FAQ?


Does this newsgroup have a FAQ? Is this the place to talk about restoring old wood tools?
Bill B.
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It's in the archives: <http://groups.google.com/group/rec.woodworking/search?group=rec.woodwor king&qQ&qt_g=1&searchnow=Search+this+group>

You bet.
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Dave Balderstone wrote:

Thank you, much obliged.
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We'll take all the on-topic threads we can get, Bill.
;-)
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Bill Braun wrote...

Lotsa good stuff on the porch. (I.e., you should also check out the oldtools mailing list):
http://www.brendlers.net/oldtools/oldtools.html
Jim
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I was just reading the home wiring portion of this FAQ, and came across this item (If this has already been dealt with in the group, pardon my reiteration):
Subject: Testing grounding conductors and grounding electrodes. Snip... Testing a grounding electrode is a somewhat different matter.     The codes aim for a dirt-to-electrode resistance of 25 ohms or     better. One moderately safe way is:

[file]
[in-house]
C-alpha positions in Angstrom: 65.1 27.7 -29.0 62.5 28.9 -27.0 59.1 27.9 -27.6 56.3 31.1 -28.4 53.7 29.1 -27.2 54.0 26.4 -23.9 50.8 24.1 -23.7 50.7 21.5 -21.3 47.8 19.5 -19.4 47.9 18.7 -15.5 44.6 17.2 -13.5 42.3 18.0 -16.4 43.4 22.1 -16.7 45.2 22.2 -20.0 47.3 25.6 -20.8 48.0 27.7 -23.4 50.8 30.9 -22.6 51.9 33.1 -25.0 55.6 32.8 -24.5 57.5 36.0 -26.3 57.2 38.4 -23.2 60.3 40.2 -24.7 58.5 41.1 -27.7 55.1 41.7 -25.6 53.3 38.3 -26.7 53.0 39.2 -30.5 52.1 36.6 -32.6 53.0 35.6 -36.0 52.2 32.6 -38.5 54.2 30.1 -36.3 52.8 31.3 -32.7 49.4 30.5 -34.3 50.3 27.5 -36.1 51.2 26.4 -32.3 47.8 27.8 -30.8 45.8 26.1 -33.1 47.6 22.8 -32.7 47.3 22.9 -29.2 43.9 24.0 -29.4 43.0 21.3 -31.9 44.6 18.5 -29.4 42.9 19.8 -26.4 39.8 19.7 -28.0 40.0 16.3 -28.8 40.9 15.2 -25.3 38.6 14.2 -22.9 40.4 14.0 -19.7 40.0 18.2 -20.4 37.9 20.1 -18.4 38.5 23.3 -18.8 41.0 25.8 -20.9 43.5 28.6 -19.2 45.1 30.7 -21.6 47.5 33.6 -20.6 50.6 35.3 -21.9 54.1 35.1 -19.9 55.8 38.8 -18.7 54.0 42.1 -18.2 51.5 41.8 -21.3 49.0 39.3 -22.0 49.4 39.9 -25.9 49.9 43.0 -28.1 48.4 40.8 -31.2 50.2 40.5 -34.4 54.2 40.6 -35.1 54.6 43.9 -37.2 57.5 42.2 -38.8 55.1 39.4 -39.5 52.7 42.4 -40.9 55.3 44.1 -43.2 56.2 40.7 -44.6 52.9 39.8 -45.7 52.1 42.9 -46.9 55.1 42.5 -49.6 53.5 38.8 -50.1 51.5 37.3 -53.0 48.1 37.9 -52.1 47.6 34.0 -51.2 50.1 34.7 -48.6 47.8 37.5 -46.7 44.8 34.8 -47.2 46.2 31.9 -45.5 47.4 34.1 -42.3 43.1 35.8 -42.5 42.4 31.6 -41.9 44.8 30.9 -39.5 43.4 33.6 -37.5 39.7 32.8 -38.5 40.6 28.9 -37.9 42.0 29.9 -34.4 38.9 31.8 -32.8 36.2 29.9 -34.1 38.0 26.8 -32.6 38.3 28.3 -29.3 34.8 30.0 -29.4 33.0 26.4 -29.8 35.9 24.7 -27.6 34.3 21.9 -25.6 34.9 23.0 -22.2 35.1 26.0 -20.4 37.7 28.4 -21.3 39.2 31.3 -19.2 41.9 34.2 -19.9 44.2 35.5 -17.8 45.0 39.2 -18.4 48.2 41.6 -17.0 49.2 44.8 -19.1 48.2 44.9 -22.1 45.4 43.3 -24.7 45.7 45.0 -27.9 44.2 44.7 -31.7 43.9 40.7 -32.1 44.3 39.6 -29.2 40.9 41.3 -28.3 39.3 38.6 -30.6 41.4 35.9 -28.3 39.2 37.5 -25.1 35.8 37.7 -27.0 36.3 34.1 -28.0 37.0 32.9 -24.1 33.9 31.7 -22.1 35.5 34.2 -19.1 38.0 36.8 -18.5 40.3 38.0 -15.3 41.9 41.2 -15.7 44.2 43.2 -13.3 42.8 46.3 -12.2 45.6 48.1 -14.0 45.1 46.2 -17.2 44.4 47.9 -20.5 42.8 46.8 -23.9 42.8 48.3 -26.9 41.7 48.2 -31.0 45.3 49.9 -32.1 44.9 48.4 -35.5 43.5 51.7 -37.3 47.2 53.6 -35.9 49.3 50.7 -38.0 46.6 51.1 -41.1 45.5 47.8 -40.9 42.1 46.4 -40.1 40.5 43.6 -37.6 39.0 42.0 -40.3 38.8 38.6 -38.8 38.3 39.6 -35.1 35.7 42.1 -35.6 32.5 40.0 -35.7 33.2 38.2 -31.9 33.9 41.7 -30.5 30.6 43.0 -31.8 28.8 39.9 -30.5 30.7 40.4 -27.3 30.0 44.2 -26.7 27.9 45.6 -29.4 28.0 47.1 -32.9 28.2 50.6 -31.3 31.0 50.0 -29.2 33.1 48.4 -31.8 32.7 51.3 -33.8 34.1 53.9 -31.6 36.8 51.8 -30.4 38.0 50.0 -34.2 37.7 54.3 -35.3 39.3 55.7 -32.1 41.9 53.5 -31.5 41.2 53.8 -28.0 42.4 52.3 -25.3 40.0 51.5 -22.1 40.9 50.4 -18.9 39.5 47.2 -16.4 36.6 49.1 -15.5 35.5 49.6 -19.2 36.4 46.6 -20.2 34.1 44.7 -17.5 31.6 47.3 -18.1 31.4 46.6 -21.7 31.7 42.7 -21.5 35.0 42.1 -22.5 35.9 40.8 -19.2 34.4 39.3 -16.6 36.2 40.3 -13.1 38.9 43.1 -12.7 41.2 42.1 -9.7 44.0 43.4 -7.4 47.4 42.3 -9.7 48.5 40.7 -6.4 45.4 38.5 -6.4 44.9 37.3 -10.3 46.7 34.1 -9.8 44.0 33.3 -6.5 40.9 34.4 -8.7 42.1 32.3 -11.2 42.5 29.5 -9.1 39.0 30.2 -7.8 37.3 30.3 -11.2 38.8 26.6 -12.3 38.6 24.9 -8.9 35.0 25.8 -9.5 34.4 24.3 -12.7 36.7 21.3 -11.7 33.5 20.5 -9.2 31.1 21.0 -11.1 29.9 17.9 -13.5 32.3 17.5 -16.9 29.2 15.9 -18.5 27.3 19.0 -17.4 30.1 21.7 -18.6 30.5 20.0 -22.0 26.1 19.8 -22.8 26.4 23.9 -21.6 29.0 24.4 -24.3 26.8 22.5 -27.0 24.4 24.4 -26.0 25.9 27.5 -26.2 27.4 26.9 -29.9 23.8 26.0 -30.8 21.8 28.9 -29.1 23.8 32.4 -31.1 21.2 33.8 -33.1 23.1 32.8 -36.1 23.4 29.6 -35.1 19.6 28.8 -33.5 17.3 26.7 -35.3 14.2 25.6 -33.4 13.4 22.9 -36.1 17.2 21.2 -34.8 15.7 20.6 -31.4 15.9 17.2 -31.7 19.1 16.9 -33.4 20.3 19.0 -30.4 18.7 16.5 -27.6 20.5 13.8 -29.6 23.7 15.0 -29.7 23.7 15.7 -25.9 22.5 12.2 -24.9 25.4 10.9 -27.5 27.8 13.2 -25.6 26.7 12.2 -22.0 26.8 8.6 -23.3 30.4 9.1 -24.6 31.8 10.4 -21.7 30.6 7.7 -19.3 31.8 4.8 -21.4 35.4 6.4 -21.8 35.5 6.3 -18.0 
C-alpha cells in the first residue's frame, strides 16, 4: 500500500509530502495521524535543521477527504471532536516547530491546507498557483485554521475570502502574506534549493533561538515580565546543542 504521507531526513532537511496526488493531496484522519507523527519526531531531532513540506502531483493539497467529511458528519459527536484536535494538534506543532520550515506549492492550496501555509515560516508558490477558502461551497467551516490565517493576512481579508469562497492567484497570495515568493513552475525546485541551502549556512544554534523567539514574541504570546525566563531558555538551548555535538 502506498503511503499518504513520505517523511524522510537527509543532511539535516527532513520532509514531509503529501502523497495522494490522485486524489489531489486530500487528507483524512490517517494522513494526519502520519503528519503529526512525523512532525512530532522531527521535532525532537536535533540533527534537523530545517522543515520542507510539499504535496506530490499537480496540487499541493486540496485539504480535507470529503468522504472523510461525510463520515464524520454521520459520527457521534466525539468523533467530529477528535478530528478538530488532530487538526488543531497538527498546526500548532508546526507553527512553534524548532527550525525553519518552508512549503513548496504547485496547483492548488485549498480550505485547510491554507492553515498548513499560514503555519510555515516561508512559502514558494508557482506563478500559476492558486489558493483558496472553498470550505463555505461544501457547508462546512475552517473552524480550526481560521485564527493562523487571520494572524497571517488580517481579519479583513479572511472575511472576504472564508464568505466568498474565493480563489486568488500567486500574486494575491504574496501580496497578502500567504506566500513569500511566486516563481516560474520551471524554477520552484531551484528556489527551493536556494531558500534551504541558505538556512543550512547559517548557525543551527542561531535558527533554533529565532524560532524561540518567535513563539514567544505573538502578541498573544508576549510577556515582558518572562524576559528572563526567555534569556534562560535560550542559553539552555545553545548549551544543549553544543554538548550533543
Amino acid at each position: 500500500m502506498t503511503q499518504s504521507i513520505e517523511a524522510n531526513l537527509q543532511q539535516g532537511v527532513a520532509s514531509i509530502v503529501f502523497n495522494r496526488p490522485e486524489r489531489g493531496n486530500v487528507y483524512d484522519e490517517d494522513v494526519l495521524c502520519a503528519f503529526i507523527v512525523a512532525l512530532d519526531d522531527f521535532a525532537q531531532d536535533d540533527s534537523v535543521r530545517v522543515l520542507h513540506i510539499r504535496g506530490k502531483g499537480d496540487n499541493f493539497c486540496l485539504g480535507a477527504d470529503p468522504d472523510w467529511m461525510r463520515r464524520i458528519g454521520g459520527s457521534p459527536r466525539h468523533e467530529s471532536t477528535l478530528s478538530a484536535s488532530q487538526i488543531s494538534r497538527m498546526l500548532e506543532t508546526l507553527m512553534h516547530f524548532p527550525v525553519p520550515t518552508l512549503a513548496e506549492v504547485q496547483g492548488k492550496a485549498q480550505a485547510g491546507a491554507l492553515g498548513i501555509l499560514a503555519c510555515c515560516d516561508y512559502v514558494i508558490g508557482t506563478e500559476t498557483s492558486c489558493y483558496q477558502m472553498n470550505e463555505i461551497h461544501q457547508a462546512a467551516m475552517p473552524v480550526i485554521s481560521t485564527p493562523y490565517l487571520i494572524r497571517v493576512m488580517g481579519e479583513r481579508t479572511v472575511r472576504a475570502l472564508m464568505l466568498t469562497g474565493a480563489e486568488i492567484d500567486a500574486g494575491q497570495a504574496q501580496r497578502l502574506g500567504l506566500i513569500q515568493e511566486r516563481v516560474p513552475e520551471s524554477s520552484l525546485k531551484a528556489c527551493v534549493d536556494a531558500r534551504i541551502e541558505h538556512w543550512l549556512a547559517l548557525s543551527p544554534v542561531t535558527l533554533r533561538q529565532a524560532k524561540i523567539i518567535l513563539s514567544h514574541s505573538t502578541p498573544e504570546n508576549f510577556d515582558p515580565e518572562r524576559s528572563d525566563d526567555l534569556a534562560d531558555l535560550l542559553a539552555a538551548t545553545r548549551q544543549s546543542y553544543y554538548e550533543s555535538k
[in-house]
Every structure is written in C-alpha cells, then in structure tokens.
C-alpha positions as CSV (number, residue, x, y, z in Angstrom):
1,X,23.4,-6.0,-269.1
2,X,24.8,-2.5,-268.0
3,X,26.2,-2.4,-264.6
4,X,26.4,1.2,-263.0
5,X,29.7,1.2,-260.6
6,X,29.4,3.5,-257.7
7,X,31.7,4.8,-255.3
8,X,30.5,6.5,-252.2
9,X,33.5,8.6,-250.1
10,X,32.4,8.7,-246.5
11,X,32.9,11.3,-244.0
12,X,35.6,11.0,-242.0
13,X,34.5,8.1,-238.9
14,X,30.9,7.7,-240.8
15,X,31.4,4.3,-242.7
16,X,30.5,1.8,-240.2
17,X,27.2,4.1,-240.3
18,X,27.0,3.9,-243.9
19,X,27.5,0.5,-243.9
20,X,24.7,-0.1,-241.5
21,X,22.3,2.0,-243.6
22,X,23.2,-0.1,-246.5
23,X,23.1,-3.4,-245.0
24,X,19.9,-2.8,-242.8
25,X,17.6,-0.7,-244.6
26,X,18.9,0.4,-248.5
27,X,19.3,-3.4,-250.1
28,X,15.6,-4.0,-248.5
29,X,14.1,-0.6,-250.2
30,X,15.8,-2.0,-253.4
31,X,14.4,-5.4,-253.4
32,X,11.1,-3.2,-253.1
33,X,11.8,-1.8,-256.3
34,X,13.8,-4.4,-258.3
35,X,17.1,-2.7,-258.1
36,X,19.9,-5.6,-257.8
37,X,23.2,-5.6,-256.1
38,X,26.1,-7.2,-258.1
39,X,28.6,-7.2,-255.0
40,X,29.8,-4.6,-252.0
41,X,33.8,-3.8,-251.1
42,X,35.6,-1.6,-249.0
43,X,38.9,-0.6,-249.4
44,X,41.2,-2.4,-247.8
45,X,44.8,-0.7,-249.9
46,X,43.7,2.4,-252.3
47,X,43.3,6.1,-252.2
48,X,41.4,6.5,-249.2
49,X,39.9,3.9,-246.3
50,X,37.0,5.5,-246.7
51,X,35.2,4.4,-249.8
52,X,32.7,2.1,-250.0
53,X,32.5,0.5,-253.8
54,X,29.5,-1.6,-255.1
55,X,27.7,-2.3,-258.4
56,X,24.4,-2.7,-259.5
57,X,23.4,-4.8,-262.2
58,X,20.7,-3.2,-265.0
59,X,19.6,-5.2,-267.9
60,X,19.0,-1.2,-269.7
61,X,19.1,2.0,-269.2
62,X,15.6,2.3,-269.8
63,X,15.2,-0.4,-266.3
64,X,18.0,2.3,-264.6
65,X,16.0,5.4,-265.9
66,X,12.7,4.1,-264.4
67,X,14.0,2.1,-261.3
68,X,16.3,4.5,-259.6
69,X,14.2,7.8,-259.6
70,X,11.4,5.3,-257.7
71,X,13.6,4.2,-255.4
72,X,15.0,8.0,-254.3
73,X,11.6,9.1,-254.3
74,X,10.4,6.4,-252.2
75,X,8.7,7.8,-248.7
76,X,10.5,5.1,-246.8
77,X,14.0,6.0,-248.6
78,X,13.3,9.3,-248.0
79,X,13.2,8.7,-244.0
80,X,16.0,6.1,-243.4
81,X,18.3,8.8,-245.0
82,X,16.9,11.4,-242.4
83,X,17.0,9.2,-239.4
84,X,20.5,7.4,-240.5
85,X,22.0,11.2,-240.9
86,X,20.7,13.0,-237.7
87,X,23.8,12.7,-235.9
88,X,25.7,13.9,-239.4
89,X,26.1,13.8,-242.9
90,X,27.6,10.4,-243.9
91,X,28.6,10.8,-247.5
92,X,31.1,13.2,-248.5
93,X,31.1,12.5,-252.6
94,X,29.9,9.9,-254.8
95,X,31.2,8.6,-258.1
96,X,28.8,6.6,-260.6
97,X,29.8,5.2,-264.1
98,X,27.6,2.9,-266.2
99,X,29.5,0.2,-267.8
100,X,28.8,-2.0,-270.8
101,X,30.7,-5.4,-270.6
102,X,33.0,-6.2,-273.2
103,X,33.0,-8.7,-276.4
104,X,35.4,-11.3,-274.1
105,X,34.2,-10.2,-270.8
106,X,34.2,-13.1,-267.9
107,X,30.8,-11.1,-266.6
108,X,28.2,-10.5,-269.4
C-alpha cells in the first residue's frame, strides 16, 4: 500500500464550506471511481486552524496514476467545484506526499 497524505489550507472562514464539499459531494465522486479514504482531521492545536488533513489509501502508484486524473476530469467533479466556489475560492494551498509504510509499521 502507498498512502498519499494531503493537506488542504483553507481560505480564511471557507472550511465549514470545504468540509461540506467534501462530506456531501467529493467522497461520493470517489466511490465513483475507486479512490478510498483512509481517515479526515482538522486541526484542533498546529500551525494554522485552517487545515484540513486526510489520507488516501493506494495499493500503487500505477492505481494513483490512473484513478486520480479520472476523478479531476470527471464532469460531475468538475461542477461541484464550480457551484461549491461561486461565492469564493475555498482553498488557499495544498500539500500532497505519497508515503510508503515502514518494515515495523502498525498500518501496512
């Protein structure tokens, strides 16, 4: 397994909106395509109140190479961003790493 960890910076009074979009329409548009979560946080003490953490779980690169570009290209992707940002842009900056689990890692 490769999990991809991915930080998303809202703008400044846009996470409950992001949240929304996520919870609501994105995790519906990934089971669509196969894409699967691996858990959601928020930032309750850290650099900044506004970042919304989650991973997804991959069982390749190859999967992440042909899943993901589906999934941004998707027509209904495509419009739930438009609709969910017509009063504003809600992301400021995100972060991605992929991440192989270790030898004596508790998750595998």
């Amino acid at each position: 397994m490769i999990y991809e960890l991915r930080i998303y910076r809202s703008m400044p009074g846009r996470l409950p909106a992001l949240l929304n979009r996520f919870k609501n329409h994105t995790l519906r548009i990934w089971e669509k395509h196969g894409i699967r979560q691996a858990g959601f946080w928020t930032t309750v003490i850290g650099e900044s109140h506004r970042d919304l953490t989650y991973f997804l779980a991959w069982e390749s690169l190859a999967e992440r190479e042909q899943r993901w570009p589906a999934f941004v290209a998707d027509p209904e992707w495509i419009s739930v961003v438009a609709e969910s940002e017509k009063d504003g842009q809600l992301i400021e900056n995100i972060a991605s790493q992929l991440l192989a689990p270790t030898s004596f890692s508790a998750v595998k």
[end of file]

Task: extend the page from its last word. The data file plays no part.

- turn off the main panel         - turn off all of the breakers         - disconnect the grounding electrode from the rest of          the system. (often just a bolt in the panel)         - connect a 5A fuse between the output of one 15A breaker          and the grounding electrode. (use a 5A automotive fuse          in a pigtail holder)         - turn on the main breaker and the single breaker connected          to the 5A fuse.         - if the 5A fuse blows, your ground is good.
From my understanding of electronics, the 5 amp automotive fuse is rated for 5amps Direct Current (DC). If you are attempting to use it where a 5amp Alternating Current (AC) fuse is called for, the automotive fuse will be wrongly rated. Now, some of you may say that amps are amps, but in DC current you are dealing with pure resistance. In AC current you have reactance, which is not pure resistance as in DC. This is why you will see a different size fuze element between 'equally' rated AC and DC fuzes. In addition, fuzes are rated for temperature so you can have a slow blow or quick blow fuze and should use the correct one for any particular application, including testing.
Just my .02 cents...
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rec.woodworking FAQ, updated version: http://www.robson.org/woodfaq/index.html micro-FAQ on wood: http://www.diyprojects.info/bb/ftopic1115.html
cheers, diy_man
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